Flash flood warnings, tornado alerts, heat advisories, and of course, rain, rain, and more rain. Hey, whoever’s in charge here, we’d like a refund, please. We were promised Hot Vax Summer, but instead, we’re getting a soggy slap in the face. Couples who postponed their weddings because of COVID find themselves dashing to the church amid downpours. Families gathered for overdue summer reunions are enjoying more together time than they bargained for. Restaurateurs eager to make an extra buck on outdoor dining are chasing runaway umbrellas.

I doubt if this will feature on the National Party dashboards.

Information in the Soot

Neanderthal Man

I am indebted for the inspiration for the following blog to a review in The New York Review by Tim Flannery of a book just published entitled: “Kindred: Neanderthal Life, Love Death and Art” by Rebecca Sykes. I have quoted from it.

Rebecca Sykes is a young Welsh palaeontologist who has spent a great amount of time in the south of France scouring the caves for signs of Neanderthal life. She is an inveterate writer and this book, which has attracted wide recognition, is her latest opus.

What I found especially interesting was the concept that soot on the cave walls can be used as a clue to age.

Fulginochronology was established three years ago as a scientific method. It is an advance in scrutinising our ancestral navel that has not been given much prominence. It involves the study of miniscule stratigraphic layers of soot on cave walls. The fossil soot build-up is a microscopic barcode printed on the walls of the cave. Each single bar line represents one specific moment of burning, around a hearth in a cave. These timelines can be read to create a chronology of events within the cave as different groups of Neanderthals and Homo Sapiens came and went. The technique has been used in the Mandrin Cave in south-east France and in the El Salt caves in Eastern Spain.

Esoteric, yet important in defining the life and times of Neanderthal man and their interaction with Homo Sapiens, and the overarching question of hybridisation. It is fascinating to think that those people roaming Europe are increasingly thought to be a hybridisation of the two occurring about 40,000 years ago. The discovery of skeletons in Europe dating from that period shows all were hybrids. It is as if suddenly the hybrids took over Europe at that time.

The concept of fulginochronology intrigued. I look forward to reading the book, once our copy reaches Australia. The question I would like answered is how do these data fit into the assertion that the Aboriginal people have been here for 65,000 years, in effect predating any hybridisation event. Maybe we need a bit of fulginochronology, Tim, in places like the Jenolan Caves.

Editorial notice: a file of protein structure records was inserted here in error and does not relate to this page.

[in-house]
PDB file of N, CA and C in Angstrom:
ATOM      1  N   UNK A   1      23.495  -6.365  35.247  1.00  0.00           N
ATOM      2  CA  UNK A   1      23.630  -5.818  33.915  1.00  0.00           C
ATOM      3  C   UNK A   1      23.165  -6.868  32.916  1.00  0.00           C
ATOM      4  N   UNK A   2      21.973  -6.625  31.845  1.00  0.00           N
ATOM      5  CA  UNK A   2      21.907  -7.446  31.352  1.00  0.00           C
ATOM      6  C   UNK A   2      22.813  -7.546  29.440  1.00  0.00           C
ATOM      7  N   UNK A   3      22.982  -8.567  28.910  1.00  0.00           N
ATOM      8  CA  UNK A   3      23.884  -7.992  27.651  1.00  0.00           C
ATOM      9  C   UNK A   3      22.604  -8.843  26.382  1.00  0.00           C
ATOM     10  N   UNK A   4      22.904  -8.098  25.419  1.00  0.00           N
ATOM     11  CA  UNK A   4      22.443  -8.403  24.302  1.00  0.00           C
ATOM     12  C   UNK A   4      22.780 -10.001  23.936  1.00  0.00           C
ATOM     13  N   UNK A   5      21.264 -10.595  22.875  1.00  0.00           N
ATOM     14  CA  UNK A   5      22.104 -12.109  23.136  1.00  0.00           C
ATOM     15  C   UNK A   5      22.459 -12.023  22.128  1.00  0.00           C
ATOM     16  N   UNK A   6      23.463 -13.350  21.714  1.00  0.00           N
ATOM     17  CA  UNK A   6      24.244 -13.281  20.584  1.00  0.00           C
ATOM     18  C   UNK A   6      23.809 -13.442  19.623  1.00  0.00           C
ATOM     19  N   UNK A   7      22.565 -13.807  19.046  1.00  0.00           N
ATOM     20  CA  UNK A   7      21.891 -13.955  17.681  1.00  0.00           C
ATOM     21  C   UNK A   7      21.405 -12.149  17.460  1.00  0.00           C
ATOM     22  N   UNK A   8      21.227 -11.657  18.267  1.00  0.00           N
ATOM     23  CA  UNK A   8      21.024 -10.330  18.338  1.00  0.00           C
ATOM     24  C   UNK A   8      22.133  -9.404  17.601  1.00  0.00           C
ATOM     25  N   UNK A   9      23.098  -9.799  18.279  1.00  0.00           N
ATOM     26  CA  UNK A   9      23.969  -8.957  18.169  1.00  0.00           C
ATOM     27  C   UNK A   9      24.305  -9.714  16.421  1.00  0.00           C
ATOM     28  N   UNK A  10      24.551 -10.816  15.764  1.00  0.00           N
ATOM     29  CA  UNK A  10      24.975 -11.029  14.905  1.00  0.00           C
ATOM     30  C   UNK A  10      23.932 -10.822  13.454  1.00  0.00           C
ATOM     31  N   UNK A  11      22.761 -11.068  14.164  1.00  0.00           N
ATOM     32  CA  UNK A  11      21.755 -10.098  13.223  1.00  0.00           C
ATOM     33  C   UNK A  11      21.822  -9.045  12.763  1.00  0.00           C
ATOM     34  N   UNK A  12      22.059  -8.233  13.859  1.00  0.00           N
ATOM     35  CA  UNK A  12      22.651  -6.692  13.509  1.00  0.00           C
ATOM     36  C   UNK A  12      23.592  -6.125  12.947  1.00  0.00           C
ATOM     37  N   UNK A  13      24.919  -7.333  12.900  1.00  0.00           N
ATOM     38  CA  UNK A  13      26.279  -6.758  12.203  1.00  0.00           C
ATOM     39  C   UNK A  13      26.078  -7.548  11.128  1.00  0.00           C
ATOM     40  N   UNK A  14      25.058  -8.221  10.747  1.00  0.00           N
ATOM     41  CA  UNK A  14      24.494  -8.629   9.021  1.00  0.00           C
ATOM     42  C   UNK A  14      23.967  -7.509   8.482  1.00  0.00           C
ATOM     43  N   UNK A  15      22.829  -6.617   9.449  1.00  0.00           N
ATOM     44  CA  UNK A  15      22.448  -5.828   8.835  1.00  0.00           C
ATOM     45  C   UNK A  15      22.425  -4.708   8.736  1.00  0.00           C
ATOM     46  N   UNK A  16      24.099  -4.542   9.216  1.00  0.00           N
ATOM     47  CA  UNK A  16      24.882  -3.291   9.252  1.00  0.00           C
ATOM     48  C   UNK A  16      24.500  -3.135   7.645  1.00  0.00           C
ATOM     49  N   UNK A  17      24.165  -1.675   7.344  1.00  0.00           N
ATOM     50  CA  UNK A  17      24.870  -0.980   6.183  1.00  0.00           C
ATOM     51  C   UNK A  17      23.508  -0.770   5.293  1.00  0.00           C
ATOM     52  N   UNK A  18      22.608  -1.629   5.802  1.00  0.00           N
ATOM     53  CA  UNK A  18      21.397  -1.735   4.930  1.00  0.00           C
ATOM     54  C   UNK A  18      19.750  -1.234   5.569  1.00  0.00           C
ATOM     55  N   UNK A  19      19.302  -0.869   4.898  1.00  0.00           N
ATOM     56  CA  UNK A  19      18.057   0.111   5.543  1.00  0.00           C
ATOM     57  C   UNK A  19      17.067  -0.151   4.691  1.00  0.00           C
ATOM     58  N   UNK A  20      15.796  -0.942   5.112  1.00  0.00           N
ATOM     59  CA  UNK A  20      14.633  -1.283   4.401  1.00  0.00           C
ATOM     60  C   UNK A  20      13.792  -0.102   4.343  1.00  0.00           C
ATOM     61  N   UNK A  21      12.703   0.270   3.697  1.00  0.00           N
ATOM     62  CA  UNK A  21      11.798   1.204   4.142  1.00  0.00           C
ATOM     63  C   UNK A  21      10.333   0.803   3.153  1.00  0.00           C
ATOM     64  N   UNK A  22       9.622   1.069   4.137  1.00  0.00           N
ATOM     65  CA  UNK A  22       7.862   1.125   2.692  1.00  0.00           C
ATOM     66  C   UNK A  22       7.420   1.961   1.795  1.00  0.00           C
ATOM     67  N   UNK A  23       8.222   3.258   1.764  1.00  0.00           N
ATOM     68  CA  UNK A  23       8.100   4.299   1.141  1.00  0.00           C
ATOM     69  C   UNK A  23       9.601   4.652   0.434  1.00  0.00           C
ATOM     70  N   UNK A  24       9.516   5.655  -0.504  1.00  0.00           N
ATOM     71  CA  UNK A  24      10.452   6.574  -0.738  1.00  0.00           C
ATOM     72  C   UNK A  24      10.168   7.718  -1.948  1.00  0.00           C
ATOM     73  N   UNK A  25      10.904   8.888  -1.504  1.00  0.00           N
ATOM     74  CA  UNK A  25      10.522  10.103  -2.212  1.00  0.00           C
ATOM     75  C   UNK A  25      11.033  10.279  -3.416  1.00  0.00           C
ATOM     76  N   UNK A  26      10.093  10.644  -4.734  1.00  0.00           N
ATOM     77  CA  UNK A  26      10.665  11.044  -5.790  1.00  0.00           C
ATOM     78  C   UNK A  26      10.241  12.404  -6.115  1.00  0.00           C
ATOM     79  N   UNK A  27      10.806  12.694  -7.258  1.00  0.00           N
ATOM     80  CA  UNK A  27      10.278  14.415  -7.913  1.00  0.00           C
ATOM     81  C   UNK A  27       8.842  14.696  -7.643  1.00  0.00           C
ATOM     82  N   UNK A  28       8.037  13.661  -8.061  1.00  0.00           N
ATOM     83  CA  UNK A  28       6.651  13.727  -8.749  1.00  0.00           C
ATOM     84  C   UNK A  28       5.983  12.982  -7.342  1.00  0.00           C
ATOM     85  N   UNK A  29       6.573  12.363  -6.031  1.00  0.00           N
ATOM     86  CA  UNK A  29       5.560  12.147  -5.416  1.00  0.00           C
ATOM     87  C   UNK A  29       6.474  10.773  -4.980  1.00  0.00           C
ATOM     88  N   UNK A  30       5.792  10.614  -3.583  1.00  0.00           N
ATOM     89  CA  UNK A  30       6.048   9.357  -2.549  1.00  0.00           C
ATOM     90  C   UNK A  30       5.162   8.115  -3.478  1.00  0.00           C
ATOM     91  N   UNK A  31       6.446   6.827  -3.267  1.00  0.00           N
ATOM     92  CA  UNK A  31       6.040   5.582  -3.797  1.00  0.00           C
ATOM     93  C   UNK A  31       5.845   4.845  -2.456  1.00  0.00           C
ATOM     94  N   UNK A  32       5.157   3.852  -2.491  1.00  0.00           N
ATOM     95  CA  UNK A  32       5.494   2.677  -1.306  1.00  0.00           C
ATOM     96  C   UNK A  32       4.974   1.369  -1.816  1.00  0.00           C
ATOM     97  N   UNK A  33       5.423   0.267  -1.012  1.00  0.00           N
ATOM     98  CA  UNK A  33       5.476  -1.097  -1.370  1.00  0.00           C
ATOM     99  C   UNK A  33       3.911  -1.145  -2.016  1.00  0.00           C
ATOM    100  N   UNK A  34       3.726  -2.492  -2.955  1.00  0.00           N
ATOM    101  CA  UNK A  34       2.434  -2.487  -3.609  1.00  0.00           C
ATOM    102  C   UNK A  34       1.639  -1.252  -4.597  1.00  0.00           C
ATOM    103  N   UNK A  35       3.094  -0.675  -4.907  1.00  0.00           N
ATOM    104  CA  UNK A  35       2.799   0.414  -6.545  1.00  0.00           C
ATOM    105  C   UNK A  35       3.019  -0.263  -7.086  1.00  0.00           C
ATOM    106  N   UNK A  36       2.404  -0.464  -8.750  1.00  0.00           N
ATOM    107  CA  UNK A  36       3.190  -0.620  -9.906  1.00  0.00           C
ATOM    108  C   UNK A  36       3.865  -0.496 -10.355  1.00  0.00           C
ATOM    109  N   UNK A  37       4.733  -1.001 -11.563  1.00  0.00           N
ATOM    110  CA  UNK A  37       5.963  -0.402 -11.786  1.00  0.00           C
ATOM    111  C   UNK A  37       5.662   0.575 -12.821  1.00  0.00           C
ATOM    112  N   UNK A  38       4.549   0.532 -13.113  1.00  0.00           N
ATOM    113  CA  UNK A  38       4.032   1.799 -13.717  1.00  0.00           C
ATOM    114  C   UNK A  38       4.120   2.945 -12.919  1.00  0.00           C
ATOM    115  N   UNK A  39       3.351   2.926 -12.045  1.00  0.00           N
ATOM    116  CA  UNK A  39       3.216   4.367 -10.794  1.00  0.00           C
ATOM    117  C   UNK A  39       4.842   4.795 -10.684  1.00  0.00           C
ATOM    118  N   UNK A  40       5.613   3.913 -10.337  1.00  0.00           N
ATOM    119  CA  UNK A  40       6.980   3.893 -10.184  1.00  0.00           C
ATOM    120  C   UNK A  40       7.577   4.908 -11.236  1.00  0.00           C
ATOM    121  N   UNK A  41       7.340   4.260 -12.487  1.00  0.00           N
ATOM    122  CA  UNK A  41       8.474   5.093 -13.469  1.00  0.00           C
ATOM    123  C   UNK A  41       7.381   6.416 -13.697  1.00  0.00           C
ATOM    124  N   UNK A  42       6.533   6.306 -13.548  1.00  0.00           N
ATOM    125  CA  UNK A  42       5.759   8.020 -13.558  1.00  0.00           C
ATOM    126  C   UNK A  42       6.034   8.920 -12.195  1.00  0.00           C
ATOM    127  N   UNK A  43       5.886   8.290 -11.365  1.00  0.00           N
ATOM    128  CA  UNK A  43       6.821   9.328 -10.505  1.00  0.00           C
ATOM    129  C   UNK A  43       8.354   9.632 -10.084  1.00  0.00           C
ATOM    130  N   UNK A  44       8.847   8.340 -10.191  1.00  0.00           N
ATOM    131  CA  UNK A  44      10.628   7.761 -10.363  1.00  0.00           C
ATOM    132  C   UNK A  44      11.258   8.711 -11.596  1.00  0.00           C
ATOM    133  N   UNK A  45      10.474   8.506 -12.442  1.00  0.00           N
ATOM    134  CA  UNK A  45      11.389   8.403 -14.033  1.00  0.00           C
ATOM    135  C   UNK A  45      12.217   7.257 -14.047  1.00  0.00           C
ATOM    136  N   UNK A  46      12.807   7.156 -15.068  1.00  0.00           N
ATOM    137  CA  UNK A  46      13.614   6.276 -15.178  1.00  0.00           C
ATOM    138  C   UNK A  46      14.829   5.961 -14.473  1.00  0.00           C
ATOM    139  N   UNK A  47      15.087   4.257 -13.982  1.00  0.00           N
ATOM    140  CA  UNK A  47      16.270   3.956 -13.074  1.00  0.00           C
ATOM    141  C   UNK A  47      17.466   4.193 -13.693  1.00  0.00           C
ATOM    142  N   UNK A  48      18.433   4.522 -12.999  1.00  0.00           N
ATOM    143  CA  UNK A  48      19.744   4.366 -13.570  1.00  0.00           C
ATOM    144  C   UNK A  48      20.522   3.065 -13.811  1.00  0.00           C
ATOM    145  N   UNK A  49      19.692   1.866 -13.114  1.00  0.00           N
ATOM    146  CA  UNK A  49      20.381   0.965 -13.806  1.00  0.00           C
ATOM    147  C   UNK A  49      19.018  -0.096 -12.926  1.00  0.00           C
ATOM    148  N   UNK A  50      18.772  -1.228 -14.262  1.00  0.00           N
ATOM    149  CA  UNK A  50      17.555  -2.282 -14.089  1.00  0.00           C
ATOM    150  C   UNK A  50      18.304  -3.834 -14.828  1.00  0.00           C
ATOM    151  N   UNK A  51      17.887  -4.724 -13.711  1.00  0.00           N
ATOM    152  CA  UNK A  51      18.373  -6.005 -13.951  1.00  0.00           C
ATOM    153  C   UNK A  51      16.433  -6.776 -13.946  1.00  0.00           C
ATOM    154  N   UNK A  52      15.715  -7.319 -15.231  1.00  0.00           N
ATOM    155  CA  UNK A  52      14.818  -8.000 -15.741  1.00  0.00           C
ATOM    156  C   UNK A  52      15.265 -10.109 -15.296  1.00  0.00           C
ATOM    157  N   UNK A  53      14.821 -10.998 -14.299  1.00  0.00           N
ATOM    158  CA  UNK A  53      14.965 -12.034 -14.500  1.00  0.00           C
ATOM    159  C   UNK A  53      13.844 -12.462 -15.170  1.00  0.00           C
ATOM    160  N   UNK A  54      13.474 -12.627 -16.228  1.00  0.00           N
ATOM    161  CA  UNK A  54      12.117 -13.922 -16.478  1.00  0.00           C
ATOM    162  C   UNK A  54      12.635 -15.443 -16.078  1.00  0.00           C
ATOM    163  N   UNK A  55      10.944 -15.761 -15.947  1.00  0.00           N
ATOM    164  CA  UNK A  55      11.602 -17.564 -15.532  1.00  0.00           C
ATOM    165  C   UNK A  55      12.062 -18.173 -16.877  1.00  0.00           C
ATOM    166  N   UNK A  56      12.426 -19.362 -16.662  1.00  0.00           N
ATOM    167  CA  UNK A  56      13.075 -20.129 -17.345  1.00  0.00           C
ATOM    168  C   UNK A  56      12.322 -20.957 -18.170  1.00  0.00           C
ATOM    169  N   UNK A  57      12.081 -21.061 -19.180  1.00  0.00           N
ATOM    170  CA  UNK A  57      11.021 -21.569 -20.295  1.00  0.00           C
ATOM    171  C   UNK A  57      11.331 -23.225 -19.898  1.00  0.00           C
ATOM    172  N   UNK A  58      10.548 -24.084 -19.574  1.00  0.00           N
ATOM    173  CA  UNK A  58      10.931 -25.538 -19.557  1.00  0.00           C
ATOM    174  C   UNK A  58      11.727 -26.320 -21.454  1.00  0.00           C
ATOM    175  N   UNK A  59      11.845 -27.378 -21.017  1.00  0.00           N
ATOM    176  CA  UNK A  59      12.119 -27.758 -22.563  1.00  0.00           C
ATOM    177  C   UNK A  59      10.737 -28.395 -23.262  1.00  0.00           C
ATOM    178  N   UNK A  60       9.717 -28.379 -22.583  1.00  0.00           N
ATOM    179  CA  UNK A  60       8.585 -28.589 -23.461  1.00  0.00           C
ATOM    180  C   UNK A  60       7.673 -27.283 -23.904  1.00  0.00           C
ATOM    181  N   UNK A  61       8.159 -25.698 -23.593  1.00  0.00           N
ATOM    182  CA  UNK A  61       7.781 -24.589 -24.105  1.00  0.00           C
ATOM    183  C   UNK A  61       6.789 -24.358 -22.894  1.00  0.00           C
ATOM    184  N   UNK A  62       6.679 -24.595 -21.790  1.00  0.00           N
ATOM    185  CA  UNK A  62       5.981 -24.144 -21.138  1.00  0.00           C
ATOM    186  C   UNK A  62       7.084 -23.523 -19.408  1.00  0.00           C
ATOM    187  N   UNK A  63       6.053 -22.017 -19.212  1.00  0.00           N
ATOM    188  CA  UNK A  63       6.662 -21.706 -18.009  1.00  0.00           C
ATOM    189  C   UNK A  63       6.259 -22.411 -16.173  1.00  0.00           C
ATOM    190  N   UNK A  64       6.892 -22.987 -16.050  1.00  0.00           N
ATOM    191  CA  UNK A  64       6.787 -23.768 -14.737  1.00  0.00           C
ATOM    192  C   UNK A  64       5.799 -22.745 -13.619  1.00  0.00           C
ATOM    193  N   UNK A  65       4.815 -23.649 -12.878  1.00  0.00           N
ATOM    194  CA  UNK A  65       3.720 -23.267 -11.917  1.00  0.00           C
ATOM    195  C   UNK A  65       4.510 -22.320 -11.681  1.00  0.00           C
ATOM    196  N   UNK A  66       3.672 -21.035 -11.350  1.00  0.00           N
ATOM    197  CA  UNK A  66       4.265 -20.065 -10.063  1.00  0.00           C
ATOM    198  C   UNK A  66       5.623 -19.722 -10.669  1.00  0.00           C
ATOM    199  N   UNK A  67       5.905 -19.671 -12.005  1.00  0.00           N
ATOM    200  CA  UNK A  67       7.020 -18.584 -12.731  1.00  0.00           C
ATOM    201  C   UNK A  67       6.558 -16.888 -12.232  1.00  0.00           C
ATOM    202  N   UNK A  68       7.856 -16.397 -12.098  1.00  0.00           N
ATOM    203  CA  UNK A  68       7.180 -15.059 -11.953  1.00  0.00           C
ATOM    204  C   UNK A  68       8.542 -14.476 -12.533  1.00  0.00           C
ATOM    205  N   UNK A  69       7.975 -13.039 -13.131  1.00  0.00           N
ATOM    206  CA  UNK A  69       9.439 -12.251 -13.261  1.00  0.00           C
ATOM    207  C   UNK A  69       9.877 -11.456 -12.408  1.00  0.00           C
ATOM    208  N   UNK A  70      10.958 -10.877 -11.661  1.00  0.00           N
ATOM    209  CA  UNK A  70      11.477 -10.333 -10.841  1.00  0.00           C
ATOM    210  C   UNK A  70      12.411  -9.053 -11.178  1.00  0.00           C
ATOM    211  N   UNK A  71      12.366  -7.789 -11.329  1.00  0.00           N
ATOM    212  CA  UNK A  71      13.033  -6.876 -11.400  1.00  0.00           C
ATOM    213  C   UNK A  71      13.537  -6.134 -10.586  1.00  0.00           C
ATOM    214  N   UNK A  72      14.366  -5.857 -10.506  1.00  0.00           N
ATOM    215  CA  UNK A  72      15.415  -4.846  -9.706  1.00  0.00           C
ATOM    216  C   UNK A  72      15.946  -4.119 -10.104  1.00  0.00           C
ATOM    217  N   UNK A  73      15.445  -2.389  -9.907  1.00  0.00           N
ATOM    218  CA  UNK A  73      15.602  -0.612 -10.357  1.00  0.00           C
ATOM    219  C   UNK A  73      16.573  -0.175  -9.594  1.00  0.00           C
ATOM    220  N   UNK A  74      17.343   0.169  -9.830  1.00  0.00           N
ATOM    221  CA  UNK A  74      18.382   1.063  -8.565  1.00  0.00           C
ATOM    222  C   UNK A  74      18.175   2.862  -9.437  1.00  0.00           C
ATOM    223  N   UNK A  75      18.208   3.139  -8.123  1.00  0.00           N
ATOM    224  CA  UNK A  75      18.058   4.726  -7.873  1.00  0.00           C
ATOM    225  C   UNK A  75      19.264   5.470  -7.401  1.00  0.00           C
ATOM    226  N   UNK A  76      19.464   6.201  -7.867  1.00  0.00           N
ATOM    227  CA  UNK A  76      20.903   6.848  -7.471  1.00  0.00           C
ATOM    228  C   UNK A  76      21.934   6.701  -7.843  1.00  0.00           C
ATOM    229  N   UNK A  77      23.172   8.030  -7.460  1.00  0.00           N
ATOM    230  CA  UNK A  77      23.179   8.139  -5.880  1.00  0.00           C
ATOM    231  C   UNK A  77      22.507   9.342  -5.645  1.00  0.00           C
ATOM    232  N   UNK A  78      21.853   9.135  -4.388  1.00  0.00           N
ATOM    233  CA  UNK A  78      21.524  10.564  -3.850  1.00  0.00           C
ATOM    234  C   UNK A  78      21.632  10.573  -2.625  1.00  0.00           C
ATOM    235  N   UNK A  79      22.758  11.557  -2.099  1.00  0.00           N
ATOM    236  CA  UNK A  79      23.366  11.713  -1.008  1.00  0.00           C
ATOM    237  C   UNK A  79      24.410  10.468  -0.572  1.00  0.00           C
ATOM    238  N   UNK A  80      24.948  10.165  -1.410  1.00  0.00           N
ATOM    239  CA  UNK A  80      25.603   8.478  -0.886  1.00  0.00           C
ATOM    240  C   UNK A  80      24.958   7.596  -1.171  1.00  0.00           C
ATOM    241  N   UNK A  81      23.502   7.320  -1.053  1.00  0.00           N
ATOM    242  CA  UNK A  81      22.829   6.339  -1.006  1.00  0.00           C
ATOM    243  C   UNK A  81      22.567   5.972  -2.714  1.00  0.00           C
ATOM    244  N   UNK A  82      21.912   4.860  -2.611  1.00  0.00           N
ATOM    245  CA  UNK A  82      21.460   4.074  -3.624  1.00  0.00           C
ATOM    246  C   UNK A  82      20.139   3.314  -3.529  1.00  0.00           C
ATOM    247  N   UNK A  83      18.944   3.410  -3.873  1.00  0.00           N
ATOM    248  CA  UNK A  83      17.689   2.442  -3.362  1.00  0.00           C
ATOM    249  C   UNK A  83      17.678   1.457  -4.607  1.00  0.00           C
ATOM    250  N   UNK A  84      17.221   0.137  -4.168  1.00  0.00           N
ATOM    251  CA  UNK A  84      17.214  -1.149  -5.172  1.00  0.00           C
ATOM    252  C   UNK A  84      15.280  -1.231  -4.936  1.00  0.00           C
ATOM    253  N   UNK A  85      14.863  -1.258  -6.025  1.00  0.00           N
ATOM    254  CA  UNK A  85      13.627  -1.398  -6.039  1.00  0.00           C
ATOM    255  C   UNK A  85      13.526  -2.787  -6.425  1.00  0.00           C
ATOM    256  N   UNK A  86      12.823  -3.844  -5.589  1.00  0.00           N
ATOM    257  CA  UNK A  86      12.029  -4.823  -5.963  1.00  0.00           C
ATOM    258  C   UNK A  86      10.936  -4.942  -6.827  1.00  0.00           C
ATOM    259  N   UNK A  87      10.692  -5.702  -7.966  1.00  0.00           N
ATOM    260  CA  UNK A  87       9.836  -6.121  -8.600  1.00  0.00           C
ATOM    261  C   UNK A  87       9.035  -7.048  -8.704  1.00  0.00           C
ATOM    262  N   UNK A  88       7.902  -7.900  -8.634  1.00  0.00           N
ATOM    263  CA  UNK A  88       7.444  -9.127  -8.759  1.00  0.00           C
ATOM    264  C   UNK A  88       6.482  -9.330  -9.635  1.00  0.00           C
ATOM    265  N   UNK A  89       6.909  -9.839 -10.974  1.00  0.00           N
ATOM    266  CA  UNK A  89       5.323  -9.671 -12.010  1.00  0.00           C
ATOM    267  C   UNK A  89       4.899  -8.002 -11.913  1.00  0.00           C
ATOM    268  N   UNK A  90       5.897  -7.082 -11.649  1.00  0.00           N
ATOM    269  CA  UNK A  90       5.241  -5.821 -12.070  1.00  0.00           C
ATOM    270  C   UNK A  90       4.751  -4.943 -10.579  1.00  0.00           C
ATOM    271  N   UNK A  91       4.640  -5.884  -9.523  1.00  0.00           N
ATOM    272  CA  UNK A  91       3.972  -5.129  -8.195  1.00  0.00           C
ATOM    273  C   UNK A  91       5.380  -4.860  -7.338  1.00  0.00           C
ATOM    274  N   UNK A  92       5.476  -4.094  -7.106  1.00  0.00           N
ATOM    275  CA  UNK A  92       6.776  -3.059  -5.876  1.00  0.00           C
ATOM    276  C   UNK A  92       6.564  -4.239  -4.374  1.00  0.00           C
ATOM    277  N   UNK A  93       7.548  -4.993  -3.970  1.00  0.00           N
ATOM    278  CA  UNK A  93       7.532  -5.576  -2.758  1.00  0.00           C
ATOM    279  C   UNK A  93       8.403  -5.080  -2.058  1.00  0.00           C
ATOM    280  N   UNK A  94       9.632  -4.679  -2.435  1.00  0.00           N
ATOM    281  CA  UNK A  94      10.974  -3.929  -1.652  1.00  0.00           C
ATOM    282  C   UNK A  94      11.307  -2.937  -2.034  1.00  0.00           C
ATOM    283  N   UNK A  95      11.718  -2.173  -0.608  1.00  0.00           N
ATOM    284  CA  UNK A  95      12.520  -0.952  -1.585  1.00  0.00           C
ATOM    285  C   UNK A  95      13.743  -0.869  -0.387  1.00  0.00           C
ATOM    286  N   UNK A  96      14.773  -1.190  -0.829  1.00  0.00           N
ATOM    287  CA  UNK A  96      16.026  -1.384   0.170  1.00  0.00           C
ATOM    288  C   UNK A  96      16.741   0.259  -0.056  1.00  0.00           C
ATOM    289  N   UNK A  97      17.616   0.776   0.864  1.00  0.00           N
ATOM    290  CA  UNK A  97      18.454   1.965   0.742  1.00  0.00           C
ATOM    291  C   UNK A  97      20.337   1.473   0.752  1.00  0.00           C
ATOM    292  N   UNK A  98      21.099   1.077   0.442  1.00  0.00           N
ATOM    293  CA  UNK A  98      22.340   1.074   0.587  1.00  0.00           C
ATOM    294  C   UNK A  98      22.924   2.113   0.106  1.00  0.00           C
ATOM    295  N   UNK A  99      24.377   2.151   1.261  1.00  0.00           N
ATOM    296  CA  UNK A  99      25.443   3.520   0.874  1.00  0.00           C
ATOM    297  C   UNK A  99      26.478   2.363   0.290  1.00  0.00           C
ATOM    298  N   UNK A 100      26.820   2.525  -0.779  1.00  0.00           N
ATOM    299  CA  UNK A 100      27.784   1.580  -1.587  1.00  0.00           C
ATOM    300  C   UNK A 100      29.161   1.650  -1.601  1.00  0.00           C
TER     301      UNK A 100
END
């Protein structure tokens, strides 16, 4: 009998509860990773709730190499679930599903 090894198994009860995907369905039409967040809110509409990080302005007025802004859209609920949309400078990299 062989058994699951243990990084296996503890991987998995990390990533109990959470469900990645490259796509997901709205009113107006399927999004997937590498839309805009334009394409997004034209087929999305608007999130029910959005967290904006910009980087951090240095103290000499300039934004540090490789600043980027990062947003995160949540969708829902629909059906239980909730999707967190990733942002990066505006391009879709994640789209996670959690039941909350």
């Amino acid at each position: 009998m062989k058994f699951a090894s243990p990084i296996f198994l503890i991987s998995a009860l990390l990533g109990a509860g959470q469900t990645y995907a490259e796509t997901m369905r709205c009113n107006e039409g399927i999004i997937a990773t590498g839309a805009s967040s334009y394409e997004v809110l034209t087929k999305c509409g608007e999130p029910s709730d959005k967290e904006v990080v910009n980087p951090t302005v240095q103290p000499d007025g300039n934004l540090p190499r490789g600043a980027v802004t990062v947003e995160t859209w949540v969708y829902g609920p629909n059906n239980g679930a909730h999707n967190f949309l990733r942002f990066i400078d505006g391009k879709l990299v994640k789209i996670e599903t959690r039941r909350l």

The Cave of Niaux

We had always wanted to see the caves at Lascaux with gallery after gallery of images of animals, all painted in the Paleolithic period by the Magdalénians about 15,000 years ago. Sealed at some stage during this prehistoric period, they lay unknown until accidently discovered by a group of boys in 1940. Opened in 1948 to the general public, it took only 15 years before the caves needed to be closed to the public because of the damage being done by the carbon dioxide in the expired air of the tourists. There were up to 1,200 tourists coming through each day, including Picasso who, on seeing the art, said that we had not learned anything new. Thousands of years later the skills of the artists were there for all of us to see.

It is suggested that, at that time 40,000 years ago with abundance of food and the benison of tranquil weather in that period, these people had time for developing artistic talent and then marry it with a spiritual philosophy – and the appropriate alignment of such thoughts within their environment, the equivalent of the feng-shui of today’s interior decorators.

Very few people are allowed in to see the paintings, but it is one of the only shows in the world that I would use “my ticket of influence” to see, if I had one. There are at least three Lascaux facsimiles, as there is another depicting the caves of Altamira near its site in Cantabria in Northern Spain. There problem with facsimiles is that, although the reproductions may be excellent, they are not in context. The paintings are of animals, in particular bison, auroch and horse seem to dominate. The colours resemble the ochre colours of our Indigenous people and largely they are drawn using iron and manganese-based pigments. Carbon is used, but apparently not in the Lascaux paintings.

The Altamira caves were discovered in the nineteenth century, and they are almost as well known as those at Lascaux. However again, these caves were closed to the public as of 2002 for much the same reasons as at Lascaux – damage from expired carbon dioxide and the fact that opening the caves up induces changes in the temperature and the humidity so that lichen and moss overgrowth is occurring on what once were plain stone walls.  All of these factors contribute to the deterioration of the paintings.